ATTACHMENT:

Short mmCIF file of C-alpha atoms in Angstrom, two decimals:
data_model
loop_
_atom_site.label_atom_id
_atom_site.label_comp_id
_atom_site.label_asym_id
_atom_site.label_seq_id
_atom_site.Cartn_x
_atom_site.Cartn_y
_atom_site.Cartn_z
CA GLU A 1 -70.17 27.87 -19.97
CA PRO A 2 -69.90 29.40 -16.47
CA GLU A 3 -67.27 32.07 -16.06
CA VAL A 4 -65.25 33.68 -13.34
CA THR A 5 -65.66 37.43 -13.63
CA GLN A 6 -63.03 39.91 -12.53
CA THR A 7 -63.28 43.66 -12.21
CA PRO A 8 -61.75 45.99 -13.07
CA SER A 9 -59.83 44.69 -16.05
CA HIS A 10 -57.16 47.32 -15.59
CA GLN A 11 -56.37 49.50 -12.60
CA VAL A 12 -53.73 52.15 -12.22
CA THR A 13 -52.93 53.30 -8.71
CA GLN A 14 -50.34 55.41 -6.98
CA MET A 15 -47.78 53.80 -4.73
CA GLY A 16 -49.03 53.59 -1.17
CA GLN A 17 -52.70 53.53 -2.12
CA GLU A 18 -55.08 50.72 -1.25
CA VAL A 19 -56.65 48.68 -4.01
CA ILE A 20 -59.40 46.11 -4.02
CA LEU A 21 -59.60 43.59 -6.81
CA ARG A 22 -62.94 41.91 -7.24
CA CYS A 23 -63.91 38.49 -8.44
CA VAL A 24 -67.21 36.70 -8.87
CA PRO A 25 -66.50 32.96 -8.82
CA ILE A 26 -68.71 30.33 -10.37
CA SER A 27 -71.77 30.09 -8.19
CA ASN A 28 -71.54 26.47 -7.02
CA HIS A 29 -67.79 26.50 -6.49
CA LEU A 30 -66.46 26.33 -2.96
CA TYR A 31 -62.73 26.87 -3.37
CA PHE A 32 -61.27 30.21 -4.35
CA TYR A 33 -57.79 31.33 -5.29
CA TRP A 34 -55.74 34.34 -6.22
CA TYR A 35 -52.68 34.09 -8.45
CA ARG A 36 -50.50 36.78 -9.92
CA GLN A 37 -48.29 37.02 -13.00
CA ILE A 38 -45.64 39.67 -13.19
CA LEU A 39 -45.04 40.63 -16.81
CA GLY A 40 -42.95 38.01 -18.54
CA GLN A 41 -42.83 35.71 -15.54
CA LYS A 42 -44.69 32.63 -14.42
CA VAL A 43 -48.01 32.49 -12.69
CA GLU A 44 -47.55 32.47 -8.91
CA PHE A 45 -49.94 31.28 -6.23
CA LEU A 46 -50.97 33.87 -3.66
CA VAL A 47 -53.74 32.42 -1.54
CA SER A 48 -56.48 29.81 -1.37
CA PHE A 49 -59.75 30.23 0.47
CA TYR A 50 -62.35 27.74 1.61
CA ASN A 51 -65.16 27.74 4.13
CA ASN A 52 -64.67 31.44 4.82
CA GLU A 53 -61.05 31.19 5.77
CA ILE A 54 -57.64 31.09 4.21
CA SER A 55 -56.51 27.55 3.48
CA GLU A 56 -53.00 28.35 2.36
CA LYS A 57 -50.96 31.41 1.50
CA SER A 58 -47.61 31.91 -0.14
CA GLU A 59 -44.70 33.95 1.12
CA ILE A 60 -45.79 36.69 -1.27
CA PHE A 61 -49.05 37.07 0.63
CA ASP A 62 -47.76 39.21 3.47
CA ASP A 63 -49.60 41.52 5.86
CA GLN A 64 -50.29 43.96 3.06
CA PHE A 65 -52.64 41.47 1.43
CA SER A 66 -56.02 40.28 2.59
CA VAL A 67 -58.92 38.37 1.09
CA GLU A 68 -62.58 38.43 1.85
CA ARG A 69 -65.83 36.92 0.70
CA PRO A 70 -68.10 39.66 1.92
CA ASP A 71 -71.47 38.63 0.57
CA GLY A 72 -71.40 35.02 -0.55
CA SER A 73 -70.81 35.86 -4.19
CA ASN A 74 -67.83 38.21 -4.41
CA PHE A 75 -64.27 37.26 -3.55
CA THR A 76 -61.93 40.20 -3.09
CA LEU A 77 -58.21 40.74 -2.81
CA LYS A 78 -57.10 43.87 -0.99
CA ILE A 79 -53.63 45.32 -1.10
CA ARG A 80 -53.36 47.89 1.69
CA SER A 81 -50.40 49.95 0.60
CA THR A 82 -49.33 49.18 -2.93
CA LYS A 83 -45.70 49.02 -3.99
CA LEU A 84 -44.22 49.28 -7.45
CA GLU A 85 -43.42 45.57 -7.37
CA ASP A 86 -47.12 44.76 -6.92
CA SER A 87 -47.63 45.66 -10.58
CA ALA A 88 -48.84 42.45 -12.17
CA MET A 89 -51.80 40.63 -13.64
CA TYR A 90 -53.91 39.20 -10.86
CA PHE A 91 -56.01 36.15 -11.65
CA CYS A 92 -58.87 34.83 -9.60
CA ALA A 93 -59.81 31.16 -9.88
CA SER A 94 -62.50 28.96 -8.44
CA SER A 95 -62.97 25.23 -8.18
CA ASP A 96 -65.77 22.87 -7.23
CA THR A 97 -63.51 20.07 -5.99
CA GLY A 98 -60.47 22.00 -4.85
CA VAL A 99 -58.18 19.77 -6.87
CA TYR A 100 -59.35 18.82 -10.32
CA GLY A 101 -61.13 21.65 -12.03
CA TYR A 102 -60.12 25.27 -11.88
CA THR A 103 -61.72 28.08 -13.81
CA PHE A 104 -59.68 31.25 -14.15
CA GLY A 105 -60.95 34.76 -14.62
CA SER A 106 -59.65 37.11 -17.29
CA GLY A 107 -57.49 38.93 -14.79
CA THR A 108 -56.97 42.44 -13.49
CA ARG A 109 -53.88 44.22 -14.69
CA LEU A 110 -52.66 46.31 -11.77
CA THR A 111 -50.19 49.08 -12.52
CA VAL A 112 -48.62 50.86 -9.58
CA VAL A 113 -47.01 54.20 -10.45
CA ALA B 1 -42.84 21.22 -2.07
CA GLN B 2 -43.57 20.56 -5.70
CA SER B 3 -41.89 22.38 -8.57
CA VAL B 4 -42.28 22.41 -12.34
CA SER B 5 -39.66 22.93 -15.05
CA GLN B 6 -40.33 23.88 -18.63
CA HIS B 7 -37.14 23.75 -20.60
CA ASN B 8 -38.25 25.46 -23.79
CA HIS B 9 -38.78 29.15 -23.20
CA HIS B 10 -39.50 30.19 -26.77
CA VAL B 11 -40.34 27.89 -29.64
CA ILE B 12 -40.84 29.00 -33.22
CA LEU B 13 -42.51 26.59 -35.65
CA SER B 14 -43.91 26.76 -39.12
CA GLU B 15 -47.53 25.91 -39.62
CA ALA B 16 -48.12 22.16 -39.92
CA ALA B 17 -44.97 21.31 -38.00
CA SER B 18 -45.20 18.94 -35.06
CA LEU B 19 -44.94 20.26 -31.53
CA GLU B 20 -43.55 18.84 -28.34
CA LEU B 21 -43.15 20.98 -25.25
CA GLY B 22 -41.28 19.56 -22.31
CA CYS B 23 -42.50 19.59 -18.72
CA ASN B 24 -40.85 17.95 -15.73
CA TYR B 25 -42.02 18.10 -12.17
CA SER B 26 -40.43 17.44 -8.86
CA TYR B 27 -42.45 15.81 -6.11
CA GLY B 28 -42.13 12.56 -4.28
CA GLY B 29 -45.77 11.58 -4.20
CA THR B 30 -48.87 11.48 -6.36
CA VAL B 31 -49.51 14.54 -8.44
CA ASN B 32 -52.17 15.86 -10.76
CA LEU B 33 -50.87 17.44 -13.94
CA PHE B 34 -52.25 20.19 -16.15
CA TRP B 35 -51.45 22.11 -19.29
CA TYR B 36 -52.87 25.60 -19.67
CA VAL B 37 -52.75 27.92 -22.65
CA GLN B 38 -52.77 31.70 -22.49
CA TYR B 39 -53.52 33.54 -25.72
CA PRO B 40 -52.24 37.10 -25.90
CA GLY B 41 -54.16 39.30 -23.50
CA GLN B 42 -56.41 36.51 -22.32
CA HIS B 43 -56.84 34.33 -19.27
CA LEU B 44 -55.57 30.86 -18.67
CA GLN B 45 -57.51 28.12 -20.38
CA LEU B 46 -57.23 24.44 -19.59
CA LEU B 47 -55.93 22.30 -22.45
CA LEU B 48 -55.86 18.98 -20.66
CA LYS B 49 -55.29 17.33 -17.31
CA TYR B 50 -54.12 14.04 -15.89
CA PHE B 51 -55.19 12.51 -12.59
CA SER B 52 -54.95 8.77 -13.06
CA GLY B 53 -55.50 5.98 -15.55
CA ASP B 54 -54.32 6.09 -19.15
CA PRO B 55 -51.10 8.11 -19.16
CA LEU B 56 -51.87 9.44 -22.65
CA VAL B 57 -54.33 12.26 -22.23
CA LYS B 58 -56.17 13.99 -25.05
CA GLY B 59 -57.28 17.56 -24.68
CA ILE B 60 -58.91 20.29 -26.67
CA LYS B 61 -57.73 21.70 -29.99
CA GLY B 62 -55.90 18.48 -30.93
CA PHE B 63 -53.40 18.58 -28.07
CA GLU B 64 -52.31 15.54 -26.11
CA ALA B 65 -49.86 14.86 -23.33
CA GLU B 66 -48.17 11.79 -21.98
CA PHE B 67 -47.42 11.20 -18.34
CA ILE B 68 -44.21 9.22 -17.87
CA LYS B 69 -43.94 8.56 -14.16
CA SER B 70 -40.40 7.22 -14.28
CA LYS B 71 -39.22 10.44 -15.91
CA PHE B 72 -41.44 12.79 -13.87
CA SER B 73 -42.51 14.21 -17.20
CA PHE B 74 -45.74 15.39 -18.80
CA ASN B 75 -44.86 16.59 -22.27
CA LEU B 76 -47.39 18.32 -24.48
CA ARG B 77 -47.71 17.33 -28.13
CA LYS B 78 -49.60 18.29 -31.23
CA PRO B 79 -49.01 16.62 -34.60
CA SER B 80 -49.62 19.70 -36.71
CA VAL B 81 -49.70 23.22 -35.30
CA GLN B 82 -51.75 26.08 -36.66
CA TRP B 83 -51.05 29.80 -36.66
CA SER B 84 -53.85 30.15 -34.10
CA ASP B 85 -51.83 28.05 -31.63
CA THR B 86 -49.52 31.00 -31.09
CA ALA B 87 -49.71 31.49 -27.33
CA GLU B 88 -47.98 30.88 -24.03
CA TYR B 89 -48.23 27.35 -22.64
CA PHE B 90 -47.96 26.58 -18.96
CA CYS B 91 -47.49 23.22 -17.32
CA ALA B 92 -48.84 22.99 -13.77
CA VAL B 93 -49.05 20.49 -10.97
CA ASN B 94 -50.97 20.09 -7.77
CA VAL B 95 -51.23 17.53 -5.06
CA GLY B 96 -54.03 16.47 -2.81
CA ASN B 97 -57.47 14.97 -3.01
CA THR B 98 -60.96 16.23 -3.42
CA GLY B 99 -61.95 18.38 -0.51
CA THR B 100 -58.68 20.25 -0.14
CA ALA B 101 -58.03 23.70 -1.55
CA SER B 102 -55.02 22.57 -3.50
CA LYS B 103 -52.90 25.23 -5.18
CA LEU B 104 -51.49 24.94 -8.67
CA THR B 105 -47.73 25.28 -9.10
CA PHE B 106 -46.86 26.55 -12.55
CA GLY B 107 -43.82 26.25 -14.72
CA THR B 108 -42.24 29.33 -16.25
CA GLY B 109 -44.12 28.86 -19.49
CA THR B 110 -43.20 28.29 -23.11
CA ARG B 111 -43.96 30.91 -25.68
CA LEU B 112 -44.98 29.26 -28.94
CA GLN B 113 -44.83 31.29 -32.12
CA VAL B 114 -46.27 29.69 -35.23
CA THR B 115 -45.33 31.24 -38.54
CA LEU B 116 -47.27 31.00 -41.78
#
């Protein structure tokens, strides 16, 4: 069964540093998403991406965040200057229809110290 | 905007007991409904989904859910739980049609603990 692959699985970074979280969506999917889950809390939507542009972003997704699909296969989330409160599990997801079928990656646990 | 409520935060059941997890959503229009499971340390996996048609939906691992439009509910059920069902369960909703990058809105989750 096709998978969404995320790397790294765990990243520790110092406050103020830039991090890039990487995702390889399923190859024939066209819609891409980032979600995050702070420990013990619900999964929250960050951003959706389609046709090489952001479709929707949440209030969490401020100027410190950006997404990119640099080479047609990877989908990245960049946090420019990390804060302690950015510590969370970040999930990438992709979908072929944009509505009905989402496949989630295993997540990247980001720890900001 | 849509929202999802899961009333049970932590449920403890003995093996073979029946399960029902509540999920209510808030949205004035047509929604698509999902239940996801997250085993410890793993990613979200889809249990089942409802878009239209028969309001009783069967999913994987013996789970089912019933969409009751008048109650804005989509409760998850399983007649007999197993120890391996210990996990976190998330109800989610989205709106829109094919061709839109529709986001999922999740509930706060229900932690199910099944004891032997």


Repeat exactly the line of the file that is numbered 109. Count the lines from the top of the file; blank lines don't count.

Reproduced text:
CA VAL A 99 -58.18 19.77 -6.87